Recreating (and advancing) pk’s censored domains: Macroinformation.org &
Knatz.com / Personal / Writing / Fiction /
About pk’s King, 1990
A man is fleeing through a primeval forest. It’s a mistake. He’s not the one they want. His brother is dead and now they want him.
It’s not fair. He’s not even good at running away. They’re the hunters, trained, coordinated. All his life they’ve just fed him. He’s useless, a drone. They’ve never even succeeded in fattening him up.
He manages to evade them till dark, finding the lianas where he hid through his manhood ceremony. He’s doomed. Even if he escapes, he can’t survive without the group feeding him. He’ll run past the end of the world and die alone.
In the morning he’s tackled hard and bound to a travois. But the hunters’ treatment of their captive is strangely reverent. He’s dragged to a ceremony. They cut him. They drink his blood. Then his wounds are tended as they transfer him to a cave, the same cave his brother died in. He’s their new sun god. They don’t dare expose him to the dangers of normal life. The cave-cocoon is his holy royal tabernacle; the ceremony was his coronation.
You wish you were rich? You hope your son will be president? Think again. Do you really want the secret service watching him while he pees? Do you really want the chances of his being murdered to be astronomically higher than the norm? Onassis’ young heir has more duennas protecting her than Columbus’ Queen Isabel ever had.
Shakespeare shows King Richard murdering left and right for the crown. But avoiding ascention as you would a plague is another known behavior of candidates throughout the long sad history of royalty.
Any study of history that does not include a thorough reading of Sir James Frazer’s The Golden Bough is trivial. I’ll say the same for any study of religion, theology, sociology, anthropology, magic, or science. My own public education had a sentence on cavemen, a paragraph or two on Egypt, and then reams on the Greeks, Romans, Charlemagne, England, and us. Sorry: that’s just the tip of the iceberg.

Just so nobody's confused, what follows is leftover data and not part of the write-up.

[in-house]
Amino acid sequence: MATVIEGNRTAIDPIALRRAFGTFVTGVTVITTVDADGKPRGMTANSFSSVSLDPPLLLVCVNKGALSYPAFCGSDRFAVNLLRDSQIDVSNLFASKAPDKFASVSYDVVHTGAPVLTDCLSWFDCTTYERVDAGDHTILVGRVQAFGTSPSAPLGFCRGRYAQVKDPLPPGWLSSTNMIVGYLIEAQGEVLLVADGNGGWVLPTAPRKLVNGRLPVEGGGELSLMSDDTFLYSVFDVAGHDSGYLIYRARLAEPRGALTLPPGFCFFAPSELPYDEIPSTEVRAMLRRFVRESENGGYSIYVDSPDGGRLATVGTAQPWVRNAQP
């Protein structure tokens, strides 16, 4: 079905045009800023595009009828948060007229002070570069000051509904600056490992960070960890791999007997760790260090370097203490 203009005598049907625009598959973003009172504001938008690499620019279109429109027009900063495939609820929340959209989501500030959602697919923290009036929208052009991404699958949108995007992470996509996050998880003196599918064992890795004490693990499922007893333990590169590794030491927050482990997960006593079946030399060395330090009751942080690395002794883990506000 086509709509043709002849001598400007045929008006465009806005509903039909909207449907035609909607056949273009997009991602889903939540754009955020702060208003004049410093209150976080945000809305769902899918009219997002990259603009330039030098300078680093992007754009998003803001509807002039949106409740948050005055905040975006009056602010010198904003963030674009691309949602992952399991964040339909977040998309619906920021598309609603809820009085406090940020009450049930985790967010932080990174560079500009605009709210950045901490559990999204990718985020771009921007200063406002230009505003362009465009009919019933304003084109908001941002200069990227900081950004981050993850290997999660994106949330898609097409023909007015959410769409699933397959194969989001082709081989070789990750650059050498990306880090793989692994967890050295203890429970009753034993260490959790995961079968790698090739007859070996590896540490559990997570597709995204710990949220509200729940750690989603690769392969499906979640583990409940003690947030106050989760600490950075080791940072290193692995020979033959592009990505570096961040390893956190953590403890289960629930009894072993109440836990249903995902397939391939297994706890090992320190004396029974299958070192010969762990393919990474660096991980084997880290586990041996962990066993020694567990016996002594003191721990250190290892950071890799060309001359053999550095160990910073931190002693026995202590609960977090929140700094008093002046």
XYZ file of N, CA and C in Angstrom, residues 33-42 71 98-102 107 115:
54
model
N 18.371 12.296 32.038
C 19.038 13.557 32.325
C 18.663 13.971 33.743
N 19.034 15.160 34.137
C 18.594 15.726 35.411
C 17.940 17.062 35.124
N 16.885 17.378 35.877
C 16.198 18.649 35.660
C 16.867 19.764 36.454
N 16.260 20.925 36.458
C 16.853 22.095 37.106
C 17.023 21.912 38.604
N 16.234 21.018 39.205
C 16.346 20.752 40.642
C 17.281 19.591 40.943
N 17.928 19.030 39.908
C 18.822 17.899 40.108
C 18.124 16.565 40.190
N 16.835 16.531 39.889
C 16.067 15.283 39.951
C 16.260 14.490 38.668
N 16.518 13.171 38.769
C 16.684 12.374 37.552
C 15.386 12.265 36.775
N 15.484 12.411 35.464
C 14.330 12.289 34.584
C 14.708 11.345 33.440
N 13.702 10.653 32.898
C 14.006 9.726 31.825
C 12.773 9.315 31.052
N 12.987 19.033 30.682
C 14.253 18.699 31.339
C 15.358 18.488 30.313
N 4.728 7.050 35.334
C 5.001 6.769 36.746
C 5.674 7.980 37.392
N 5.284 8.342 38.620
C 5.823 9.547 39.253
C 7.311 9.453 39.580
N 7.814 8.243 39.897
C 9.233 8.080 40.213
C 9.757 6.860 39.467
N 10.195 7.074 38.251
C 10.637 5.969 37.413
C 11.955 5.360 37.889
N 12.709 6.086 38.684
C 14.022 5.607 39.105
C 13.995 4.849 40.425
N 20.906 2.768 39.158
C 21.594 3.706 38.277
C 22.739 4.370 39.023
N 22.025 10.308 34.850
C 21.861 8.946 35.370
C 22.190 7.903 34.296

I started reading Frazer when Lionel Trilling assigned him as necessary background for the study of modern literature. Yes: I ratify his assertion that no single book is more important in understanding what happened after Dickens that made a Faulkner. I’ve read it for decades and finally, over the past few years, began again from scratch and read the vast one volume condensation in order: first page to last. I now say further that no single book is more important in understanding the whole of human behavior. I’ll summarize (see magic), but don’t take my word for what I say. If you’ve studied it yourself, you should recognize the essence. If you haven’t, then everything around you is bewildering: from the government spending thousands on a coffee pot to people castrating themselves while they wait for a space ship. But perhaps it’s not too late. I sincerely hope I can get you started on an understanding that I believe is our only chance at having surviving grandchildren.